Dutch tobacco policy goes up in smoke amid political tensions
The Netherlands refuses to take significant action as ruling parties fear blowback
The highest proportion of Dutch smokers of any age is among twentysomethings. Almost 40 per cent of them smoke.
The Dutch are good with their teenagers. Surveys show the youngsters are the happiest in Europe, with plenty of friends, relatively little bullying at school, and few unwanted pregnancies. So it comes as no surprise to see that smoking is disappearing too among the under-16s.
A new study by the National Statistics Office shows a consistent drop over the past 20 years. In the late 1990s some 10 per cent of under-16s had already taken up the regular smoking habit – but now that figure has dwindled to just 1.3 per cent, the trend is consistently downwards.
The statistics confirm a survey by Maastricht University a few years ago which showed smoking in school – whether behind the bike sheds or elsewhere – was just not cool anymore. In sociological terms, smokers were “no longer among the most influential majority group”.
The truth though is that the Netherlands has not overnight become a society where things change automatically for the better. This transformation is directly linked to a ban on the sale of cigarettes to under-16s introduced in 2003 – combined with a rigorous no-smoking policy in schools.
In a nutshell, enforcement has worked, a proposition supported by the second part of the latest statistics office survey, which shows that young people are simply falling prey to the killer addiction later – in their 20s, when they are free to make their own life choices.
Twentysomething smokersIn fact, the figures show that the highest proportion of smokers of any age is among twentysomethings. Almost 40 per cent of them smoke, 60 per cent of them every day.
The habit falls back slightly for the over-30s, but by then – as the song says – it’s a hard habit to break. A huge 85 per cent simply continue on smoking every day to the detriment of their health, particularly as they get older.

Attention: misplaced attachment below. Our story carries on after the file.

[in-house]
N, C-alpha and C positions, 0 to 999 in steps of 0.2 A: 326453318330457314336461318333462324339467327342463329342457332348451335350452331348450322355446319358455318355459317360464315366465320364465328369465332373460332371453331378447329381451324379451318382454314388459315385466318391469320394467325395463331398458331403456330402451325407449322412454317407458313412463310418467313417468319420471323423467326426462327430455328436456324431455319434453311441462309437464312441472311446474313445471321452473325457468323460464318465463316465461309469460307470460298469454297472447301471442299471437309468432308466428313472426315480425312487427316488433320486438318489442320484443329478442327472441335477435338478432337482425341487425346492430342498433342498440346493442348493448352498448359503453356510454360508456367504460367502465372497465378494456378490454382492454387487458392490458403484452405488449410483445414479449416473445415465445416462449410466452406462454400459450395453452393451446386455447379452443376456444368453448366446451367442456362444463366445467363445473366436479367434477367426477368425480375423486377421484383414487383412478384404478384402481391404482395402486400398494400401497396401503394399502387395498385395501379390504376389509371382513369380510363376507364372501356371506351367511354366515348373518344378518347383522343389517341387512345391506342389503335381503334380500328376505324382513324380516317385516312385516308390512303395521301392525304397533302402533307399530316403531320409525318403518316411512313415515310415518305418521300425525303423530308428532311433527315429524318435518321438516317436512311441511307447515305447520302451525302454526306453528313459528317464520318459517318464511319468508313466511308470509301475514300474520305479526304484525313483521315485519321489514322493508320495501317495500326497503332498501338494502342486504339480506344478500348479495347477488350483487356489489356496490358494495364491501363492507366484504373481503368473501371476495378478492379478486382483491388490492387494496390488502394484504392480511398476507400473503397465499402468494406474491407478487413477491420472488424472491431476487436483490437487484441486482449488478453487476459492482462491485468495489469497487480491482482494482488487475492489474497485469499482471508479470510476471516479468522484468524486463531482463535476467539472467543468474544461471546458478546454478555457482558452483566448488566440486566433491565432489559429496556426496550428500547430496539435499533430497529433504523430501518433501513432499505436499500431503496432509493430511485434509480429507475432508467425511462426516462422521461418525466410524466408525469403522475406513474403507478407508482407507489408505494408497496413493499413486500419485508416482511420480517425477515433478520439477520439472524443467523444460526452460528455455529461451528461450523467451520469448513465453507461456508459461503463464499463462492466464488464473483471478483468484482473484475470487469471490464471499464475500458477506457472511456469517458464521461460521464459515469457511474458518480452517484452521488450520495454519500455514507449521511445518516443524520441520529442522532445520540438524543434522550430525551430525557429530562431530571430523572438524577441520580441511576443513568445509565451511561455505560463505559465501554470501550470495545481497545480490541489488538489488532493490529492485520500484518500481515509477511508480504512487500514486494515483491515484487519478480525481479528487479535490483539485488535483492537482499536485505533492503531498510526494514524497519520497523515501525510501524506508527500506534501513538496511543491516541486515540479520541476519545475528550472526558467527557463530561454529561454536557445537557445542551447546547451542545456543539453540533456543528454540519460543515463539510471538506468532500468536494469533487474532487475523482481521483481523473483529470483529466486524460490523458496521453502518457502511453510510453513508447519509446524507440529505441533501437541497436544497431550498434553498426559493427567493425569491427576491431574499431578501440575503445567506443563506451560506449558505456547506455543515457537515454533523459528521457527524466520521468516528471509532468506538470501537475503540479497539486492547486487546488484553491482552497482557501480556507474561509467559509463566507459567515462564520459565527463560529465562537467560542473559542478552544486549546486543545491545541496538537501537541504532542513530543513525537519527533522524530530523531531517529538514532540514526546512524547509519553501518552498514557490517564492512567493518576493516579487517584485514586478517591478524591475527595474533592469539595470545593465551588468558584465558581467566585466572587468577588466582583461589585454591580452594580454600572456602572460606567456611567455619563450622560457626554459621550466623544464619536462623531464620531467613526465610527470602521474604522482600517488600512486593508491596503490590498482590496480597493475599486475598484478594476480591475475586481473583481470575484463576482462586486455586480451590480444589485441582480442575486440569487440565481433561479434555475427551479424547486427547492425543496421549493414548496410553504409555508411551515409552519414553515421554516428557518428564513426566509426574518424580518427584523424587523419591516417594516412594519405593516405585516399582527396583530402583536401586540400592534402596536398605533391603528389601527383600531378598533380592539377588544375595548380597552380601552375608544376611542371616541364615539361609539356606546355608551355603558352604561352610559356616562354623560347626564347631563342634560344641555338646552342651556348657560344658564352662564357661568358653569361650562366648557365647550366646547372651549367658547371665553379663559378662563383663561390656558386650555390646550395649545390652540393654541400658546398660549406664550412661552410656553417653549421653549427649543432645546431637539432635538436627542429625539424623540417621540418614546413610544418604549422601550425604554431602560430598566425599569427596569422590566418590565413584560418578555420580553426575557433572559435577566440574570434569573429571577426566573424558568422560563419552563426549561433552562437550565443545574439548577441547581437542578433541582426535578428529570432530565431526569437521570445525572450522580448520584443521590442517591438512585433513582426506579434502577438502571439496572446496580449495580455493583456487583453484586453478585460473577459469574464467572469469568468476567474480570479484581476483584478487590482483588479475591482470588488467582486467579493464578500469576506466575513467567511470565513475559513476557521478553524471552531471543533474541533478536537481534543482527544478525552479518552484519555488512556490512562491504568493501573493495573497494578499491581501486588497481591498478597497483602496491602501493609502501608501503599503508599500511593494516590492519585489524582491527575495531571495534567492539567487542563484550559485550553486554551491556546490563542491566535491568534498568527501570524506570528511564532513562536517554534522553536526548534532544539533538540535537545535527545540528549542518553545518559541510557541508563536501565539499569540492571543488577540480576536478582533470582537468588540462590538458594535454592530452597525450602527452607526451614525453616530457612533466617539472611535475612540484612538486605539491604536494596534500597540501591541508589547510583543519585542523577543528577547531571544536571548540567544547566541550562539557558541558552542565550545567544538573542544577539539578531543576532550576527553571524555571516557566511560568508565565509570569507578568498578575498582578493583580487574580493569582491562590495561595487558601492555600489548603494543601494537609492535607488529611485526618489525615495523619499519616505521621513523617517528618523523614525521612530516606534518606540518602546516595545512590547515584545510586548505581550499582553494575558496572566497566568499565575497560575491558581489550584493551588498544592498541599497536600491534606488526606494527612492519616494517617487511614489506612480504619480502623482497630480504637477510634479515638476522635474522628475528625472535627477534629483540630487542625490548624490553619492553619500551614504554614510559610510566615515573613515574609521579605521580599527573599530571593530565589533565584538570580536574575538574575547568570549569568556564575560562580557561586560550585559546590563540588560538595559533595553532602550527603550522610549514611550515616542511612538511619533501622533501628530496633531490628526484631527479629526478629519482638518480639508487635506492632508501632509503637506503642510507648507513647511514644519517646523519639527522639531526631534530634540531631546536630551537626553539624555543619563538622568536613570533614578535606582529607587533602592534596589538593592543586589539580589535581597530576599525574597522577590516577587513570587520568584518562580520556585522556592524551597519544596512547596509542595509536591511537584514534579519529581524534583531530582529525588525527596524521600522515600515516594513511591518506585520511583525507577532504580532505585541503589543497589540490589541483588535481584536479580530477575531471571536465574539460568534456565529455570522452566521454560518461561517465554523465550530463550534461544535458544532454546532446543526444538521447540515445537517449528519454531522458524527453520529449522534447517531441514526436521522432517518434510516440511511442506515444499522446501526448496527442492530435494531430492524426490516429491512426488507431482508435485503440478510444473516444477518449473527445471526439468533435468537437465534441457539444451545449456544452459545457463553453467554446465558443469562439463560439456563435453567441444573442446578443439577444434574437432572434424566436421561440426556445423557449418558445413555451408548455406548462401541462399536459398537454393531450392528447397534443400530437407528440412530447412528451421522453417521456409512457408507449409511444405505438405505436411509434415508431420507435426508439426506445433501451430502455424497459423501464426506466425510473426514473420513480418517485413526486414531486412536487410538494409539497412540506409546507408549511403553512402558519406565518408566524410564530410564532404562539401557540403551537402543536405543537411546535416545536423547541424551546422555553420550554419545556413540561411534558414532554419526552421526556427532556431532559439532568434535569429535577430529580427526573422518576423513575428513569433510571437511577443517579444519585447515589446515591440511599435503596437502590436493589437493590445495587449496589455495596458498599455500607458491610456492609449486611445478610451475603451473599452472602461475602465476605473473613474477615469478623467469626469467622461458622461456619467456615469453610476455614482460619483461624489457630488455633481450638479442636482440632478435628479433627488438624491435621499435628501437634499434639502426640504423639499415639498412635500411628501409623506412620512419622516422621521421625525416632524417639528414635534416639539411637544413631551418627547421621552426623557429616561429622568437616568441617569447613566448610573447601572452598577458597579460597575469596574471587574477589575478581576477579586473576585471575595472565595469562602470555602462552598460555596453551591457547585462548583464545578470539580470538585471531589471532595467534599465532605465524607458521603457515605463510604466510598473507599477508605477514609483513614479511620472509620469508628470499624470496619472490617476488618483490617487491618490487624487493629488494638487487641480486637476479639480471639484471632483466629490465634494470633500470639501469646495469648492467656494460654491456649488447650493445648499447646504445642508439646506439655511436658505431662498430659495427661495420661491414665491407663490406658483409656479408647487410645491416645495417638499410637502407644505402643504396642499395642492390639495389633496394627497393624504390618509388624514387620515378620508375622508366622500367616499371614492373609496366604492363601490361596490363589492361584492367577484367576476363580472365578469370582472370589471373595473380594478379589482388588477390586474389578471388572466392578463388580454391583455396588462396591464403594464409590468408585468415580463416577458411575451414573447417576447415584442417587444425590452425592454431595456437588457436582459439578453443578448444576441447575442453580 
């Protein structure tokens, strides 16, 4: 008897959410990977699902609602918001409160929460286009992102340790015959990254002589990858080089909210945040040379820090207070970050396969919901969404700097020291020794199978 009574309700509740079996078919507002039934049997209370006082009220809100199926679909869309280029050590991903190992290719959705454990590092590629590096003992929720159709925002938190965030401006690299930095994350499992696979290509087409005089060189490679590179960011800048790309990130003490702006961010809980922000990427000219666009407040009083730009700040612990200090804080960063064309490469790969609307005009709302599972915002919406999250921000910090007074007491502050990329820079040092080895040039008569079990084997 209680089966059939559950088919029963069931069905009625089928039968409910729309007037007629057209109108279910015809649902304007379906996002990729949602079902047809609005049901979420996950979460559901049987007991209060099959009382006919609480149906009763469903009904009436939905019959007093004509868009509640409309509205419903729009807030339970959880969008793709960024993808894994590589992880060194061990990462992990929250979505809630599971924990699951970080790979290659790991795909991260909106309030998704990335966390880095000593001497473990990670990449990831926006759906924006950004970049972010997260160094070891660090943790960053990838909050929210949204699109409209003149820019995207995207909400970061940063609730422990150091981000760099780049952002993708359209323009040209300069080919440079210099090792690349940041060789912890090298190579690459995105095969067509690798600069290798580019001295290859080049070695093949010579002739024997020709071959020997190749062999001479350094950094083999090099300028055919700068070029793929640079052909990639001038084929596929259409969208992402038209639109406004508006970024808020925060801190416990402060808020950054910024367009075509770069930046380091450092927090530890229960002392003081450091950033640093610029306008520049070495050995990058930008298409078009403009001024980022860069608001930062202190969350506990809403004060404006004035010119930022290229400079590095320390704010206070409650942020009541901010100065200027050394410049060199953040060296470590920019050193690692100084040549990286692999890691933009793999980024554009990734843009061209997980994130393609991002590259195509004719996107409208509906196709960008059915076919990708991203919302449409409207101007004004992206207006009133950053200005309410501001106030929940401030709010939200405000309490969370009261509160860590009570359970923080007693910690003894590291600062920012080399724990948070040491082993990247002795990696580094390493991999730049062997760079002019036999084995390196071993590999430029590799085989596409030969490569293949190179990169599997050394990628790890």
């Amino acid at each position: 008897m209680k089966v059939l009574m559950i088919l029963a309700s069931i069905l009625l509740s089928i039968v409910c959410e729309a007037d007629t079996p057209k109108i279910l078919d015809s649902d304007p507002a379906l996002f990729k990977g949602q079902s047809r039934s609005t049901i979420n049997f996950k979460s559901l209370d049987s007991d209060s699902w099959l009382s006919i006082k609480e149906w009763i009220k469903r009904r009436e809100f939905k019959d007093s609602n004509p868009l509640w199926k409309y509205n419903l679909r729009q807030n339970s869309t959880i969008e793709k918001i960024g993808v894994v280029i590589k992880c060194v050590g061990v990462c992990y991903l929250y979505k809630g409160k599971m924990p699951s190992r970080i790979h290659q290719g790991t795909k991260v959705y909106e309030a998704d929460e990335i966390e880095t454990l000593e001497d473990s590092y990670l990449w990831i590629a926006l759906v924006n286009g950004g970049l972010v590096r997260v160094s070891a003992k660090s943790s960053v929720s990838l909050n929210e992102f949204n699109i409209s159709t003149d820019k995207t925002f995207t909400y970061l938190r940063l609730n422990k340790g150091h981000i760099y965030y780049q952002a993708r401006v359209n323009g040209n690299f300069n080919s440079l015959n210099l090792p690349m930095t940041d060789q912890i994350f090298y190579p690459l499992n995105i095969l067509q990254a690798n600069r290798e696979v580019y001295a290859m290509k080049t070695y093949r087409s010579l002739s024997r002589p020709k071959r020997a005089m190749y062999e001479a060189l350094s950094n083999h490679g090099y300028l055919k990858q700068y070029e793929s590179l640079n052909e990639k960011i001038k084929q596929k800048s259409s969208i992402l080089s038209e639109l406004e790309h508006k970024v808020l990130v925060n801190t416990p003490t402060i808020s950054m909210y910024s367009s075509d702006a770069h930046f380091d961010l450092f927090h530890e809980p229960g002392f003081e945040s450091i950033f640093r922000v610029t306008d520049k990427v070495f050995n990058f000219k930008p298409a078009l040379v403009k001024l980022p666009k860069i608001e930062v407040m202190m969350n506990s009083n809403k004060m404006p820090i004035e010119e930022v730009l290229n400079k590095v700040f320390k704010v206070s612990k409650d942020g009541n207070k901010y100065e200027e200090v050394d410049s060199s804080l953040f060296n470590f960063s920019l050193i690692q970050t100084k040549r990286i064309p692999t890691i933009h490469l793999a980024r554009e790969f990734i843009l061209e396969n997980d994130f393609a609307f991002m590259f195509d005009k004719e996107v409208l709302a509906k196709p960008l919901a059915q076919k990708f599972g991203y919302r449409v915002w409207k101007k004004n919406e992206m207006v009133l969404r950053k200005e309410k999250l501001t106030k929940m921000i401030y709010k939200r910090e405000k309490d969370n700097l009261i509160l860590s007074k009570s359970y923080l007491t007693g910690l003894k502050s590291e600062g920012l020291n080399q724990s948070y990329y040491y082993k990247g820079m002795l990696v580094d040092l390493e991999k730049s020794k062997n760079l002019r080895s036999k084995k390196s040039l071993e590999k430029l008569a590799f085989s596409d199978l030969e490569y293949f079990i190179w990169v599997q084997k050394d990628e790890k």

In fairness to the dogged Dutch, those who kick the habit are relentless in their determination. Some 30 per cent of smokers who quit never smoke again, well above the European average of 21 per cent. The problem though remains. It’s just the smokers who are older.
But are smokers really victims, or is smoking, indeed, simply a lifestyle choice?
Very much the former, say Amsterdam lawyer Benedicte Ficq and lung-cancer patient Anne Marie van Veen, who are planning a court action against tobacco companies for “purposely and premeditatedly” endangering smokers’ health – something the companies will vigorously deny.
“Our point is that smokers’ ability to choose has been influenced by the addition to cigarettes of addictive substances such as nicotine and additives with the specific intention of limiting that freedom of choice”, says Ficq, who wants possible prison sentences for tobacco company executives.
“This is unacceptable on many levels but particularly when children and young adults are among those being targeted.”
Victims or not, almost one-quarter of Dutch citizens over 15 are smokers – and roughly half that number will die of smoking-related diseases at a rate of about 20,000 a year.
That raises questions from anti-smoking campaigners about why the government is choosing what they regard as easy options – scary pictures on cigarette packages and public information campaigns – rather than tough love in the form of substantial tax increases, a form of enforcement that’s been shown to work in Sweden and Australia.
Tax riseA vocal advocate of hitting smokers where it hurts – in their pockets – is Eric van den Burg, an alderman in Amsterdam with prime minister Mark Rutte’s Liberal Party. In his opinion, smokers should face an immediate tax increase of at least €10 a packet.
Where the tobacco interests and the pro-choice lobby in the Liberals are wrong, he contends, is that not every person is capable of making an independent-minded decision about smoking. “Addicts are not free to choose – that’s what makes them addicts,” he argues.
Van den Burg also points to the inevitable voter backlash that would follow in next year’s general election were the Liberal-Labour coalition to pluck up its courage and act for what he sees as the public good by increasing tobacco taxes.
His calculation is simple: in a political landscape in which Rutte’s Liberals are being closely challenged by Geert Wilders and his anti-immigrant Freedom Party, a tax hike on fags would lead directly to the loss of two or even three crucial seats.
For Labour, the blowback would be even worse, he maintains, simply because there tends to be more smokers among people on lower incomes, typically Labour followers.
Still, such cold-hearted realpolitik couldn’t possibly be the rationale for making public health decisions that cost lives. Could it?